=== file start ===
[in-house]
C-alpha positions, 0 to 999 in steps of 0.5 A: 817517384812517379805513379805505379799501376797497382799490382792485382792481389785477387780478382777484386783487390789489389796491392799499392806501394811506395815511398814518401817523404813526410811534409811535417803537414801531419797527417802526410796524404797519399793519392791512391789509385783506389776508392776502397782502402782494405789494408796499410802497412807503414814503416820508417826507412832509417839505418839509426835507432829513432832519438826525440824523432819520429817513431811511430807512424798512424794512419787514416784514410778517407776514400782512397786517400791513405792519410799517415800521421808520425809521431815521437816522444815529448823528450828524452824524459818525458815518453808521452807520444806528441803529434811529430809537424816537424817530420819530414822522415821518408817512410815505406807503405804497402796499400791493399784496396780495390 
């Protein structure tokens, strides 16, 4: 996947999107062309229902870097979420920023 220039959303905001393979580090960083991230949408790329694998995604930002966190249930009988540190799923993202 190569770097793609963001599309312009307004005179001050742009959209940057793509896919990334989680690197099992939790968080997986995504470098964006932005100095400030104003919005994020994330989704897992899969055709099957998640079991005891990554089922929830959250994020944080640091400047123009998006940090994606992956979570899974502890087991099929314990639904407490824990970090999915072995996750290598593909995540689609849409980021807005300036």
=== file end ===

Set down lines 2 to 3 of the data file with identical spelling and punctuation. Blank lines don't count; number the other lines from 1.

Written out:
C-alpha positions, 0 to 999 in steps of 0.5 A: 817517384812517379805513379805505379799501376797497382799490382792485382792481389785477387780478382777484386783487390789489389796491392799499392806501394811506395815511398814518401817523404813526410811534409811535417803537414801531419797527417802526410796524404797519399793519392791512391789509385783506389776508392776502397782502402782494405789494408796499410802497412807503414814503416820508417826507412832509417839505418839509426835507432829513432832519438826525440824523432819520429817513431811511430807512424798512424794512419787514416784514410778517407776514400782512397786517400791513405792519410799517415800521421808520425809521431815521437816522444815529448823528450828524452824524459818525458815518453808521452807520444806528441803529434811529430809537424816537424817530420819530414822522415821518408817512410815505406807503405804497402796499400791493399784496396780495390 
């Protein structure tokens, strides 16, 4: 996947999107062309229902870097979420920023 220039959303905001393979580090960083991230949408790329694998995604930002966190249930009988540190799923993202 190569770097793609963001599309312009307004005179001050742009959209940057793509896919990334989680690197099992939790968080997986995504470098964006932005100095400030104003919005994020994330989704897992899969055709099957998640079991005891990554089922929830959250994020944080640091400047123009998006940090994606992956979570899974502890087991099929314990639904407490824990970090999915072995996750290598593909995540689609849409980021807005300036």